Cast: Judith O’Dea, Cindy Marie Martin, Tara Garwood, Kelley Slagle, James A. Radack
R-Squared Films / Not Rated / NTSC Region 1 / 16×9 Widescreen / Mono / English / 104 Minutes
When in college, Women’s Studies was a subject that always became the joke amongst me and friends who, oddly enough, mostly consisted of women. The course was an easy GPA saver with subject matter that any brain-dead person could understand. It always seemed to be a close friend to any classroom slacker until director Lonnie Martin grasped the subject matter by the cojones and twisted hard until they turned black and blue. However, Martin didn’t quite do it right. He took feminism to a new level with his homicidal women cult film Women’s Studies, but squandered his chance to create an original film with quality and substance. In the end, Lonnie Martin’s film became what my friends and I had always thought of Women’s Studies – a joke.
Graduate student Mary and her friends travel back to school for fall classes when summer comes to an end. When Mary’s car is stolen at a local eatery, a group of feminist invite her and her friends to stay with them at their private women’s academy. As the days pass with no word on Mary’s car, these feminists are more evident of the hatred for men than initially believed as they are actually a homicidal cult looking to rid the world of men and their inequalities towards women.
Women’s Studies began cleverly enough with the main protagonist Mary, a college graduate with multiple degrees including Women’s Studies, and her friends who have a mesh of different personalities that could create an interesting dynamic. Besides the indecisive feminist in Mary, her best friend Beth is a strong-willed individual with more of a butch side to her than a feminine one. Iris is a studious outcast with a dark family secret and, lastly, there is Mary’s boyfriend Zack who is a soon-to-be doctor and who had a former relationship with Beth. There were too many missed opportunities for complexity between each character. Some issues were lightly touched upon, like the Zack and Beth relationship, but nothing was fleshed out so what was the point of even including them in film? But these characters are more transparent than the students of Ross-Prentiss Women’s Academy. With the exception of Kelly Slagle’s character of the scorned Diane, each of these fine, young ladies are a mystery with no background information as to why they’ve chosen a life of extreme feminism or to even make us care for them. They are just there to be a part of the Goddess worshiping, man-hating (or man-castrating) cult.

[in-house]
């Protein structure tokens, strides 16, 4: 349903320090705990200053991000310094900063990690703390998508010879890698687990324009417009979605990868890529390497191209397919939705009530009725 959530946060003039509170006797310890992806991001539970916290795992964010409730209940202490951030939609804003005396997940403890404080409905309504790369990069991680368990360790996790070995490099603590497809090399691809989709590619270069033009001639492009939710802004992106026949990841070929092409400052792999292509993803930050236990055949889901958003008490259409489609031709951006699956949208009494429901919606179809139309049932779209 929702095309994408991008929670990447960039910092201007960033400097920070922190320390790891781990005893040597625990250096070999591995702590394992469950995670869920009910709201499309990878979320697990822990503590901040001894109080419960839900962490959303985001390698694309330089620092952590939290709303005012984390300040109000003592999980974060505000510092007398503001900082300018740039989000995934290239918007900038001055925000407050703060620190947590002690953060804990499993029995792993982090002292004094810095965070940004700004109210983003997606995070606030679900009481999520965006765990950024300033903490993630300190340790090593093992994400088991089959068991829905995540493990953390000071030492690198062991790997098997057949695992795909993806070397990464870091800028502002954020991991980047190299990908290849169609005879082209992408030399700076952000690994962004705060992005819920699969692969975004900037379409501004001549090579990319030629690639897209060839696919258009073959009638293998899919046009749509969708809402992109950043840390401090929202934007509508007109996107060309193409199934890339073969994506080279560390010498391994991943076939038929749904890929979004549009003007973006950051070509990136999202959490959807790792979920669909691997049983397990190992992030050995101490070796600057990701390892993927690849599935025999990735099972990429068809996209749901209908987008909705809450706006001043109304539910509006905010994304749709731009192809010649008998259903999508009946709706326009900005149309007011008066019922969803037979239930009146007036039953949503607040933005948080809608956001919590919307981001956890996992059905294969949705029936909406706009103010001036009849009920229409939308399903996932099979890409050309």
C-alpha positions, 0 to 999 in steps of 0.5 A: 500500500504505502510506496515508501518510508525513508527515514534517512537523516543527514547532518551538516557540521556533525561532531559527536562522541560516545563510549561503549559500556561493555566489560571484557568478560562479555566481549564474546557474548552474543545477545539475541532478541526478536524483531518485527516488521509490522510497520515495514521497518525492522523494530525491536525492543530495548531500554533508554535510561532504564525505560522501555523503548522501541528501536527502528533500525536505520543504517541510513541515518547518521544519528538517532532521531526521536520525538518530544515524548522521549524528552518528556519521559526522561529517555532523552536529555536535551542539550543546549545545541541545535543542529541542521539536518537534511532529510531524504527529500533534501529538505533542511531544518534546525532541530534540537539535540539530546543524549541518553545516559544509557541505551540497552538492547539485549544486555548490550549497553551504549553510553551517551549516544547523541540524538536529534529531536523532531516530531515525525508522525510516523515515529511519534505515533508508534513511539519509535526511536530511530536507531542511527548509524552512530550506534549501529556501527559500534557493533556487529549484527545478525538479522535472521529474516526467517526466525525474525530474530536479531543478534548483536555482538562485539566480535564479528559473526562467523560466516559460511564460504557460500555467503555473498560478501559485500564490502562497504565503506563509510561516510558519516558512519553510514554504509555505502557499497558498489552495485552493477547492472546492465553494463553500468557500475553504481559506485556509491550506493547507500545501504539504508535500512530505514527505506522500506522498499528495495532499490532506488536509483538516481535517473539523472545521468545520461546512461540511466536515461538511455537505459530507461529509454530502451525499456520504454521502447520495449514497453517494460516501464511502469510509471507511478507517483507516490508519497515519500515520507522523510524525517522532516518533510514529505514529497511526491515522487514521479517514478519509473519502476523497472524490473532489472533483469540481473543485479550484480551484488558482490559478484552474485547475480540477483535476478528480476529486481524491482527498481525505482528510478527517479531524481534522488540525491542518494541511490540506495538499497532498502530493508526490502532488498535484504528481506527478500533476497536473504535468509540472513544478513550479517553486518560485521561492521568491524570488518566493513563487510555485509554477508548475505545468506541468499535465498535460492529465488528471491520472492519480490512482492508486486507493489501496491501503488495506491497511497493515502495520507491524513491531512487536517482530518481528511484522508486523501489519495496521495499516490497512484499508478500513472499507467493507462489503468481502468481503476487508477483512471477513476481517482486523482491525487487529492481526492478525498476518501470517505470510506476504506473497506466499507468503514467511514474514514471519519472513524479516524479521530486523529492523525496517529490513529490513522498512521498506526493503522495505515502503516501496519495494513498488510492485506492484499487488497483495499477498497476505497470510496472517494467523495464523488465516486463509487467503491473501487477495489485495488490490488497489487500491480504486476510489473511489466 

With the C-grade acting, the plot holes gaping across the script and the shoddy work on production and post-production, nothing was worse than the “John Rambo”-like scene where Mary is readying for battle against her murderous feminist sisters. Mary’s montage scene of her gearing up in her tennis outfit and garnishing herself with a tennis racket as a weapon has to be one of the most dumbfounding and laugh-out-loud scenes I’ve ever shaken my head in disgrace to. Women’s Studies had no comical undertones throughout and yet here is Mary running through the forest in her Tennis ensemble ready to serve one right down a cultist’s throat. By this time, I could no longer take Women’s Studies any more serious than I can Rob Schneider as a gigolo.
Women’s Studies doesn’t know whether it is a women’s empowerment movement or just another film about how crazy women can really be. The film does stir the issues of women being treated unequally in the professional world but with a film entitled Women’s Studies, you would think there would be widespread nudity. But being in tune with the true feminism, there was no hint of sexuality from any of the female characters except for maybe some lesbianism and awkward short scenes of killer strippers. But if you want to check the film out for yourself, Women’s Studies will be out June 8th from R-Squared’s Big Bite Entertainment label.